A manger, trough, or rack can be built into the wall of the leanto to hold hay, grain, salt licks or water buckets.


Stalls and Corrals

A lean-to can be made into a stall, or "box stall", by closing off the three open sides with a wood fence or mud walls. The sides should be sturdy and high enough so animals cannot Jump out. A stall for one horse or bull should be approximately 25 square meters.

A stall may be expanded into a pen or small corral where two or more animals are kept. Usually, animals can be left at liberty in this area, but if they compete for food or fight, they must be tied, or kept in separate pens within the larger area. If they are tied, they must be able to reach individual feed and bedding areas without getting tangled in their ropes (see below).

Horses are more active than either donkeys or bulls and so it is advisable to let them move freely in a stall or corral. Tying them or keeping them in narrow stalls can cause them to develop nervous habits such as weaving, kicking, pawing, cribbing (locking the lower jaw against a stallboard or feed trough and sucking air), halter pulling or refusing to lie down.


There are many instances, both in the stable and field, when owners must tie, hold, or immobilize their animals. Controlling their movements without hurting them requires proper use of ropes and basic harness equipment. Improperly tied, animals may suffer from fatigue, rope burns, limb injuries, poor posture, or nervousness due to boredom or fear. Serious injuries or strangulation can result from use of slip knots or very short ties.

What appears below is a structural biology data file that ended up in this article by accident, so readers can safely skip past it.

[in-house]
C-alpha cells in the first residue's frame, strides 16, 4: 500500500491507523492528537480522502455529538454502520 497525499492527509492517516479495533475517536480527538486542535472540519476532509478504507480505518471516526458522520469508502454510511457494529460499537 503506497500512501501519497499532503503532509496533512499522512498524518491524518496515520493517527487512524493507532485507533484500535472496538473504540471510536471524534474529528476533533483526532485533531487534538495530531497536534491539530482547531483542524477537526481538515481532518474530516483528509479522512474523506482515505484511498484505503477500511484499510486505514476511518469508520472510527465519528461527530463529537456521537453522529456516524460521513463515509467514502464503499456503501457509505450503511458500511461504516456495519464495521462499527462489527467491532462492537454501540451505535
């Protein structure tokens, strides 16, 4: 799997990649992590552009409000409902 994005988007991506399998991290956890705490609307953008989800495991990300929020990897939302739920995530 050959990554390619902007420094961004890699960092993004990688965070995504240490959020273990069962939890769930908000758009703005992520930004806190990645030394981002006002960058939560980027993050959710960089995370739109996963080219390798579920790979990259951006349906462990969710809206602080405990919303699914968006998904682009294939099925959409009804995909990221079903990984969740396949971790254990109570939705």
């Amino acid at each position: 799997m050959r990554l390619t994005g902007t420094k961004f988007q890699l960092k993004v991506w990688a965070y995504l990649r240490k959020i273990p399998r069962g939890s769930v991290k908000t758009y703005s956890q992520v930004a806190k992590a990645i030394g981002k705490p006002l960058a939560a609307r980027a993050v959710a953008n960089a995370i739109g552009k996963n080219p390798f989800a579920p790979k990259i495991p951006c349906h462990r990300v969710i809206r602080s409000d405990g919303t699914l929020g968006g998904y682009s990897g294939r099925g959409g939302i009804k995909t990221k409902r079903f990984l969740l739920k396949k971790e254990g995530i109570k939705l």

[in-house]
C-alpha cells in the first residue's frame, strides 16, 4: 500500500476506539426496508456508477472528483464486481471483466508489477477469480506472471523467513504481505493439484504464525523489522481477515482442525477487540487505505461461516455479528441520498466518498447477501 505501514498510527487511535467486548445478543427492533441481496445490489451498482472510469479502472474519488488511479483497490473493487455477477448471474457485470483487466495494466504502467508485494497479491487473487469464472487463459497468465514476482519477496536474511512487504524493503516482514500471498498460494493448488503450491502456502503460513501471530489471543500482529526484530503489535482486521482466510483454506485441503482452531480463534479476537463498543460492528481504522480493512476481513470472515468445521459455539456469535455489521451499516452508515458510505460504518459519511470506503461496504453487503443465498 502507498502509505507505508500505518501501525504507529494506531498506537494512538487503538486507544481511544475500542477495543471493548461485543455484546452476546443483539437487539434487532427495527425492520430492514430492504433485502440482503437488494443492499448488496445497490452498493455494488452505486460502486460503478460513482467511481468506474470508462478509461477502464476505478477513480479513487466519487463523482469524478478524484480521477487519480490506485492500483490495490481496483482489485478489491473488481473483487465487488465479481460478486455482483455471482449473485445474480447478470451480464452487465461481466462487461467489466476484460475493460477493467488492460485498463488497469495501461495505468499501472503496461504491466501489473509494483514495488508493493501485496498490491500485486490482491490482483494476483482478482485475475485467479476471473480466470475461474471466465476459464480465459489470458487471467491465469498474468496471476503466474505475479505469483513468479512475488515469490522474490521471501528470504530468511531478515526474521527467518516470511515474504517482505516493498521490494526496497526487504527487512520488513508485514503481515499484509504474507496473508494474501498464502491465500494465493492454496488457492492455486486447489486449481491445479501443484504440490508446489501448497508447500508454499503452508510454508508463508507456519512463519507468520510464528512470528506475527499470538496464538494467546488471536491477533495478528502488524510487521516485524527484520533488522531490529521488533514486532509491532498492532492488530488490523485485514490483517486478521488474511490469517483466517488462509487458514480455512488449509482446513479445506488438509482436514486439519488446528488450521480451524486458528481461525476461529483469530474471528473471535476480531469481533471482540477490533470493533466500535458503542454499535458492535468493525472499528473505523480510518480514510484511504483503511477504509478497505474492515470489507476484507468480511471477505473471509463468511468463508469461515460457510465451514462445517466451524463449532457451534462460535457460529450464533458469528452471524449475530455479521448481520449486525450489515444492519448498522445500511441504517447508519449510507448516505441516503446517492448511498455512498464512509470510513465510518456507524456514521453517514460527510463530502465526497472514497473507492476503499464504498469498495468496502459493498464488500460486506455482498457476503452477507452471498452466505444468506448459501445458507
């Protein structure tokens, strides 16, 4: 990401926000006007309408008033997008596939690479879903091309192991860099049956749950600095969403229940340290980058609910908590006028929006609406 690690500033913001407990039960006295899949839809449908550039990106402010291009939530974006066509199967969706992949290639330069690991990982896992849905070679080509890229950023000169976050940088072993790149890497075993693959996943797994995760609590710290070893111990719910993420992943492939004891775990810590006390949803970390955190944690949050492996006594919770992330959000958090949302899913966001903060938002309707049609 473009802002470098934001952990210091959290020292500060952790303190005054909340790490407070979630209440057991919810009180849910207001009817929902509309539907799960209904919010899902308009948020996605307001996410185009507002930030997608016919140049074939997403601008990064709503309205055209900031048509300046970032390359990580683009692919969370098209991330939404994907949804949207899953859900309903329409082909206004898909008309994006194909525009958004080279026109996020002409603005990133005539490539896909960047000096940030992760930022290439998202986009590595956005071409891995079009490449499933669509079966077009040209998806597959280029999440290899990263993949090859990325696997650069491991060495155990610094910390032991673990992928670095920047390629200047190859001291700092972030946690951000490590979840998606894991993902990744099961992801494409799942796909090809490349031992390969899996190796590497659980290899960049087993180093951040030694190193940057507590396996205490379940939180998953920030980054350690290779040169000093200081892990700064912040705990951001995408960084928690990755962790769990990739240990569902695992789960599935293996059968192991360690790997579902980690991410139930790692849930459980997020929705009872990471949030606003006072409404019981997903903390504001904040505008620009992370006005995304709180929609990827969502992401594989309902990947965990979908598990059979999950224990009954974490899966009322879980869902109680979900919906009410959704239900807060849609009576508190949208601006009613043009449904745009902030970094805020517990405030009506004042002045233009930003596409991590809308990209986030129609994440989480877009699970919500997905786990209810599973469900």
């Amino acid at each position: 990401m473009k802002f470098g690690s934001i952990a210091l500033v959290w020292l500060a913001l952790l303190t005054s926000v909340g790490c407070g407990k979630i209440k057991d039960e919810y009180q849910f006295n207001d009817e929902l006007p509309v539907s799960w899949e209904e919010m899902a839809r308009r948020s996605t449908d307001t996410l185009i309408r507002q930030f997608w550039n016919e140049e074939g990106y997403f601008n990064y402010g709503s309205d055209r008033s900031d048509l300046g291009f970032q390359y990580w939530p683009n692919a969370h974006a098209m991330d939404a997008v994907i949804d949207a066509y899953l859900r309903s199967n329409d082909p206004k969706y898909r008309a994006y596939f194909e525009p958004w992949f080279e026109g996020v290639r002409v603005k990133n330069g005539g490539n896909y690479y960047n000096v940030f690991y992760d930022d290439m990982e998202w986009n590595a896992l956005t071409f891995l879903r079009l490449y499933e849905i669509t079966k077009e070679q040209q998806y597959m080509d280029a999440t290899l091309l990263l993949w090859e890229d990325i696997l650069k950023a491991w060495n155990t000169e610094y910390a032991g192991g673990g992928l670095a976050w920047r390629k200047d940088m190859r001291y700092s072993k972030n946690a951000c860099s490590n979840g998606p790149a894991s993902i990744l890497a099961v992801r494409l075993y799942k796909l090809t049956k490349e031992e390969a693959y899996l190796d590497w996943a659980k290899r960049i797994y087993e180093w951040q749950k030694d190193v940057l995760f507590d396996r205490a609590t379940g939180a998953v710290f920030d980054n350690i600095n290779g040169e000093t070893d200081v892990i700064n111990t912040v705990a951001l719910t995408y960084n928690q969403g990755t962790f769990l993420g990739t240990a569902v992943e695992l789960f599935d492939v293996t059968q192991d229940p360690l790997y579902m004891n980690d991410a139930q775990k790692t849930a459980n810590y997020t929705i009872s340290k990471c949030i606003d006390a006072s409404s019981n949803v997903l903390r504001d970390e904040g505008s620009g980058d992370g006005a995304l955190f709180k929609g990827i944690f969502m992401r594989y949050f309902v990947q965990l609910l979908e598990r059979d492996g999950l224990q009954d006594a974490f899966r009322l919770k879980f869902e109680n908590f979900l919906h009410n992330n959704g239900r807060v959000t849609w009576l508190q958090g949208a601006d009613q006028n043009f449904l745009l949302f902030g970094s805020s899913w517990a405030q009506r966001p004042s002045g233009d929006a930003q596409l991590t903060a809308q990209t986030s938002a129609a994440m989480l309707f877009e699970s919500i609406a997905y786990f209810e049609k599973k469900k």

Animals tied in a lean-to or stall should be fastened on a line Long enough to permit movement and access to feed and bedding areas. The line is attached to the base of a support pole or to a stake, using a fixed loop. A fixed loop is one that does not "slip," or close around the stake; the animal should be able to circle the stake without "winding itself up." The top of the stake should be broader than the diameter of the loop so the loop cannot be pulled off.

The free end of the stake rope is attached to the animal's halter. A halter is a piece of rope which fits over an animal's head and muzzle and allows the owner to lead, tie, or control it. The halter's design makes it strong, safe, comfortable and easy to use on cattle, horses, and donkeys.

A simple halter can be made of strong soft rope.